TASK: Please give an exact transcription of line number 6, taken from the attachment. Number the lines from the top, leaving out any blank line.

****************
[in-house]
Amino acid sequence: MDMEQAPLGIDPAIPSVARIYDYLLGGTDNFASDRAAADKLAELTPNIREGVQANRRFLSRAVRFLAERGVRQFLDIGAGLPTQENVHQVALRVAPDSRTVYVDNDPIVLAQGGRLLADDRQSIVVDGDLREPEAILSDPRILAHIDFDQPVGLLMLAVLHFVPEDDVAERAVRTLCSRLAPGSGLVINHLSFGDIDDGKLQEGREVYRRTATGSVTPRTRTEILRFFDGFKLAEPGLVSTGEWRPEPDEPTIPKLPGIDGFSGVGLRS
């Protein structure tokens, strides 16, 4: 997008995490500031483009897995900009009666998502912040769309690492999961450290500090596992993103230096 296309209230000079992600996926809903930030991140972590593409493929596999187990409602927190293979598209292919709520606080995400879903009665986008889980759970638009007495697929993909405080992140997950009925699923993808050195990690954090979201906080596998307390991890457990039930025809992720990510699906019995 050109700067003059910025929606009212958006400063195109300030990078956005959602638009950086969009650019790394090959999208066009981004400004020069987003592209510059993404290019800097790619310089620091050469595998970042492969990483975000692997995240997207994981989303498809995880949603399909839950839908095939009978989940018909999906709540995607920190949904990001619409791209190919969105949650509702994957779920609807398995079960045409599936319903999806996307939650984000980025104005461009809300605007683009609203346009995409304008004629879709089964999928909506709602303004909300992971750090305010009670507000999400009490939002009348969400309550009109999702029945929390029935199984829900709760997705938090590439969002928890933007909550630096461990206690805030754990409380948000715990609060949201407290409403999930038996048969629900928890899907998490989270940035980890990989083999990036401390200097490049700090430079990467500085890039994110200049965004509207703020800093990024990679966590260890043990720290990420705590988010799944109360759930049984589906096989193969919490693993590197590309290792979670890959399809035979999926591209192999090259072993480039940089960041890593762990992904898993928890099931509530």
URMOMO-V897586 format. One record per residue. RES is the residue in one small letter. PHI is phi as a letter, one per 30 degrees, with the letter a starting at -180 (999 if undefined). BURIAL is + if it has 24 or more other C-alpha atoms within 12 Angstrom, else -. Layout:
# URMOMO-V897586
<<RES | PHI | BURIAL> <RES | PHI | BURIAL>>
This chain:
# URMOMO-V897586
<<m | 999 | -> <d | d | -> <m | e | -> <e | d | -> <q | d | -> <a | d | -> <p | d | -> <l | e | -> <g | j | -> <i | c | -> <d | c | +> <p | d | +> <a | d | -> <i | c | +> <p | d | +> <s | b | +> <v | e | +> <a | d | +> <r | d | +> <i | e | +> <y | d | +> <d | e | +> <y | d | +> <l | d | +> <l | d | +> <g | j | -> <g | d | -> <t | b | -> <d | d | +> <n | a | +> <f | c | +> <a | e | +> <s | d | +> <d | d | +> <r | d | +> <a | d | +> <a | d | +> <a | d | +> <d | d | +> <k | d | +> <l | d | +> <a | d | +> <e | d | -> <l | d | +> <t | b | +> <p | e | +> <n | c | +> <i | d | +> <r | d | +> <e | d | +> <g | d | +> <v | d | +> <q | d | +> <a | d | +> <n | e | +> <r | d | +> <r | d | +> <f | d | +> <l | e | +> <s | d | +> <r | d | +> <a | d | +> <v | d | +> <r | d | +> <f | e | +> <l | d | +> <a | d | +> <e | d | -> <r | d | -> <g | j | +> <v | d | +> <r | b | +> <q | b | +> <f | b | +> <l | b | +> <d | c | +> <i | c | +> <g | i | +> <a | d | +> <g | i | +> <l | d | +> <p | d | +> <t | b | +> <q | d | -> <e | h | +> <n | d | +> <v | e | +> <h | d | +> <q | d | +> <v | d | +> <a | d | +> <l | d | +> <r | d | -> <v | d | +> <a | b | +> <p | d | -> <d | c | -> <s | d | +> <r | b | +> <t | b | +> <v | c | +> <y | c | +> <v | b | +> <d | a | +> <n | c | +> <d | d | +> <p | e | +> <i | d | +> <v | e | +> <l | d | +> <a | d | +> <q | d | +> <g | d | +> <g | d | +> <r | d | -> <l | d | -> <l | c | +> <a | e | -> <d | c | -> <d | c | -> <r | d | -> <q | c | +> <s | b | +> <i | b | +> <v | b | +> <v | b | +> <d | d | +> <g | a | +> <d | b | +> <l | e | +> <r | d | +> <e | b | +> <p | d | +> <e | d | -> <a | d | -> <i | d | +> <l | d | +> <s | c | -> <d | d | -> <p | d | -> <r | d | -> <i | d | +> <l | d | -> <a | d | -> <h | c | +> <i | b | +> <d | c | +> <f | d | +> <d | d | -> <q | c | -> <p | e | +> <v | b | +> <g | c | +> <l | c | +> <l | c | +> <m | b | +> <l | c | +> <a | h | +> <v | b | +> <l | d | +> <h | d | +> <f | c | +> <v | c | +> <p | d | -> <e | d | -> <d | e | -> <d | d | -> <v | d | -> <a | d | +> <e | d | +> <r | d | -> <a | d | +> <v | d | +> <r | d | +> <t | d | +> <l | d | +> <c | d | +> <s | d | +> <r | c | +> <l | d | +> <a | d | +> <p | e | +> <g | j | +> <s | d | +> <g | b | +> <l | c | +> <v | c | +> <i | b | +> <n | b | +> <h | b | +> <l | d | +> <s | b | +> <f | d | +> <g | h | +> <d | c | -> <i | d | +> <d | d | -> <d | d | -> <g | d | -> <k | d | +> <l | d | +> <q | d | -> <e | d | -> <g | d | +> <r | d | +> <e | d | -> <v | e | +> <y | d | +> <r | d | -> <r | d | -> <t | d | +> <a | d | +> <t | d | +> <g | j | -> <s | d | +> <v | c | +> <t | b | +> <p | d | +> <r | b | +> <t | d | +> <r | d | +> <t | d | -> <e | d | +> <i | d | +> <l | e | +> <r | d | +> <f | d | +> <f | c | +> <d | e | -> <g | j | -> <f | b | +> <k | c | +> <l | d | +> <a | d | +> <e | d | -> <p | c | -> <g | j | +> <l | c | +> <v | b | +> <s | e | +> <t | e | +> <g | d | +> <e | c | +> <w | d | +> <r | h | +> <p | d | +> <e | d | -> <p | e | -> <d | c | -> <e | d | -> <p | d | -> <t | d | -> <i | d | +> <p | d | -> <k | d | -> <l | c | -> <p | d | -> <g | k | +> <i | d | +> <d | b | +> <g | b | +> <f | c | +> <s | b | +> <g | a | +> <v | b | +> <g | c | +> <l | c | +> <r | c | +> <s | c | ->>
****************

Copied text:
<<RES | PHI | BURIAL> <RES | PHI | BURIAL>>